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Too Long Didn’t Read

This week we completed our module on using artificial intelligence in design, we discussed issues such as AI ethics, algorithm versus algorithm development, and the challenges of identifying AI-generated content. We experimented with linking AI model APIs, engaged in Synthography exercises, and explored how we could incorporate these models into our own creative processes and the projects we are working on during our MDEF journey.

Designing with Extended Intelligences

This week we completed our final module of the term, Designing with Extended Intelligence. Taught by Pietro Rustici and Christian Ernst, two former MDEF students themselves and now experts in developing projects with AI.

Our goals for the week were to playfully investigate how to use AI in our design practices and understand how to apply the best practices of AI within design.

designing with extended intelligences

Designing with extended intelligences, designed with midjourney

Opening the black box

We started with an introduction to how artificial intelligence programs like large language models and generative AI models, how we understand these forms of “Superintelligence” and what exactly makes them tick. Doing this gives us a strong foundation for being able to understand exactly how and where these tools (and this is important to remember, they are just — albeit very powerful— tools), can be integrated to help us in the flow of the creative process.

We explored how we can use generative text models (like ChatGPT), transcription models like Whisper all the way to generative models for imagery, data processing, understanding information and how we can mix that information together to get a useful final end result out of it.

This has been one of my favourite modules so far 😁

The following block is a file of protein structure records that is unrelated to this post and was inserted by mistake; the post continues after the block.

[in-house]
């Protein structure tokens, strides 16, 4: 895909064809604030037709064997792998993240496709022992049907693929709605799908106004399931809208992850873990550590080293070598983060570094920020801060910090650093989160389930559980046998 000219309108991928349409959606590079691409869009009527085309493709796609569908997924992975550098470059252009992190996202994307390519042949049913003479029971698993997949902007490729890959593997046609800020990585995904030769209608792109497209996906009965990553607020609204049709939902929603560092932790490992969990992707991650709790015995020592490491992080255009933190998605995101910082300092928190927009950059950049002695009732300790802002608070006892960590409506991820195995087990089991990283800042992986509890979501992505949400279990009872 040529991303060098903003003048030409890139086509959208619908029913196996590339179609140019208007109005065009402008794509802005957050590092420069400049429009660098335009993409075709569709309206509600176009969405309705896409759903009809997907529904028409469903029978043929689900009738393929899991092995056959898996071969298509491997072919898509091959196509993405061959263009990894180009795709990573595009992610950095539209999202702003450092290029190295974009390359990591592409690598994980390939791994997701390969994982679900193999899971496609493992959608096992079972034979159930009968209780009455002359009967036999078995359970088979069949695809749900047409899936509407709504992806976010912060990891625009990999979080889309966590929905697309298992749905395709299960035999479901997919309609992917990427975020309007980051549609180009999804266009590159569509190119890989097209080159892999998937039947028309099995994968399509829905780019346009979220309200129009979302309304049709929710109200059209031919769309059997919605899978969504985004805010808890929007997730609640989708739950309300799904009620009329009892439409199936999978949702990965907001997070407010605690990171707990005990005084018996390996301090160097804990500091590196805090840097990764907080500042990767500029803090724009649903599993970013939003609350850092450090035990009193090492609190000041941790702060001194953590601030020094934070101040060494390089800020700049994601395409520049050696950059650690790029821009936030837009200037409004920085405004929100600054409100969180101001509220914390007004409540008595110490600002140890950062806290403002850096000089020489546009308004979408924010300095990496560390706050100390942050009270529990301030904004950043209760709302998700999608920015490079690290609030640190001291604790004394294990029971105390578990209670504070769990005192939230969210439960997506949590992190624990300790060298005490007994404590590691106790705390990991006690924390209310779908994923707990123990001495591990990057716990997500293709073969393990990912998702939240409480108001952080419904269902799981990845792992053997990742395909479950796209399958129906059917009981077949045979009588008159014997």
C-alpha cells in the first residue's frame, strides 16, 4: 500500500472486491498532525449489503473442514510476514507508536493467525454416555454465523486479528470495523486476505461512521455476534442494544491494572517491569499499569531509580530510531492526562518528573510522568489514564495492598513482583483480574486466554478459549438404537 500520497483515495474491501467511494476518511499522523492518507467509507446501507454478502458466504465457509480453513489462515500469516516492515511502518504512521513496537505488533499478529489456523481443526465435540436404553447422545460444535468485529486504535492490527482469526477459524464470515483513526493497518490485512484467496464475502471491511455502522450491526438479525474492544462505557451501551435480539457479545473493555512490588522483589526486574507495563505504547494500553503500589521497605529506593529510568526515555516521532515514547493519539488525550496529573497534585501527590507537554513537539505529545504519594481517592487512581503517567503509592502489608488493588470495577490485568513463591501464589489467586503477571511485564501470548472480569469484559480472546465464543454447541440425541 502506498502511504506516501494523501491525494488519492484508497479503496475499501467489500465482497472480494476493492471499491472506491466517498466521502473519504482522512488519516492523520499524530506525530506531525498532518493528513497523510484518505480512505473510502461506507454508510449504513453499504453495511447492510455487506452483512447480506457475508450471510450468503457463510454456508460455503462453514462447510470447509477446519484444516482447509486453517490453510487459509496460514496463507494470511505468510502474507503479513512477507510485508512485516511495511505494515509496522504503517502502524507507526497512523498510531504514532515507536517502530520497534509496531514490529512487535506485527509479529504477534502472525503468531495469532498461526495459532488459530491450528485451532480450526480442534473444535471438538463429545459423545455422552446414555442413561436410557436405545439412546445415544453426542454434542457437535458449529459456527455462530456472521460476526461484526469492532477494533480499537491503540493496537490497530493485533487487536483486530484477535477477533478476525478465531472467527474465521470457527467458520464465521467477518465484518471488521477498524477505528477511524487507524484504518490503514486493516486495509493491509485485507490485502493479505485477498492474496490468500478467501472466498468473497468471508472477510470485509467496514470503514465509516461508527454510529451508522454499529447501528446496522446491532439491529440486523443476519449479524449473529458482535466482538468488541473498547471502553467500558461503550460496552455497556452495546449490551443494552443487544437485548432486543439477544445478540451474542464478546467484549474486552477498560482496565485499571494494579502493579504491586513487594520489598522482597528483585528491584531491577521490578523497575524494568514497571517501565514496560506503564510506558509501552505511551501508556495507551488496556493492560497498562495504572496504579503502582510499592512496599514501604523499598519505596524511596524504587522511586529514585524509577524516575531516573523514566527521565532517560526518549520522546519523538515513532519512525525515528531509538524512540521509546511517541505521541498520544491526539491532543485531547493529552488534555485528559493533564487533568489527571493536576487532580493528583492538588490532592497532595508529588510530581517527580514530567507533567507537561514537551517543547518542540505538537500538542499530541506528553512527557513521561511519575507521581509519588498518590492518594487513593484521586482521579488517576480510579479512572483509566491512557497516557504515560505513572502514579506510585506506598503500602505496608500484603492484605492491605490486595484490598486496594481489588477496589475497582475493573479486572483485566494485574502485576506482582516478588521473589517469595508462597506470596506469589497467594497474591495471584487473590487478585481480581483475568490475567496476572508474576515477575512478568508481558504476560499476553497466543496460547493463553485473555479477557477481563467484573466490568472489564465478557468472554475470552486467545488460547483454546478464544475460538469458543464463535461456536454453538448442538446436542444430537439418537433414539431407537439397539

superintelligence definition

On "Superintelligence" - Slide taken from Chris and Pietro’s presentation on AI

What exactly is Generative AI?

Generative Artificial Intelligence (AKA GenAI) refers to systems that can generate new content. It can take the form of text, images, music, voice and now (thanks to OpenAI’s Sora model) even create videos.

It does this by drawing on an incredibly vast library of source material — known as training data — and predicts the next most likely piece of data that would come in a sequence. It can be the next word in a sentence or the next pixel in an image.

Basically it’s autocomplete on steroids.

timeline of generative AI

Timeline of Generative AIs - taken from Pietro and Chris’s intro to AI slide deck

Usually these models start from a lot of random noise, and using the text prompt they are given attempt to turn that noise into the desired outcome. This is known as diffusion.

how AI makes an output from random noise

how AI makes an output from random noise

How diffusion models create an image from seemingly random noise - Pietro and Chris’s slide deck on AI

🤖We attribute intelligence to these models because they can communicate intelligently, in the sense that it can communicate in a way that we can understand (thing conversations, because that is something uniquely human) and so we assume in many cases that these models are intelligent. However, they are not. They are simply highly accurate and efficient predictive models, guessing what the next word in the sentence might be.

12 Coins Puzzle

To explore how these models work, we played a game called the 12 coins puzzle. Essentially a game where one player acts as a scale, and the other attempts to guess which of the 12 coins is lighter than the others in 3 guesses. We then did this exact game with ChatGPT to explore how the model “thinks” and see if it was able to also do it in 3 guesses or less.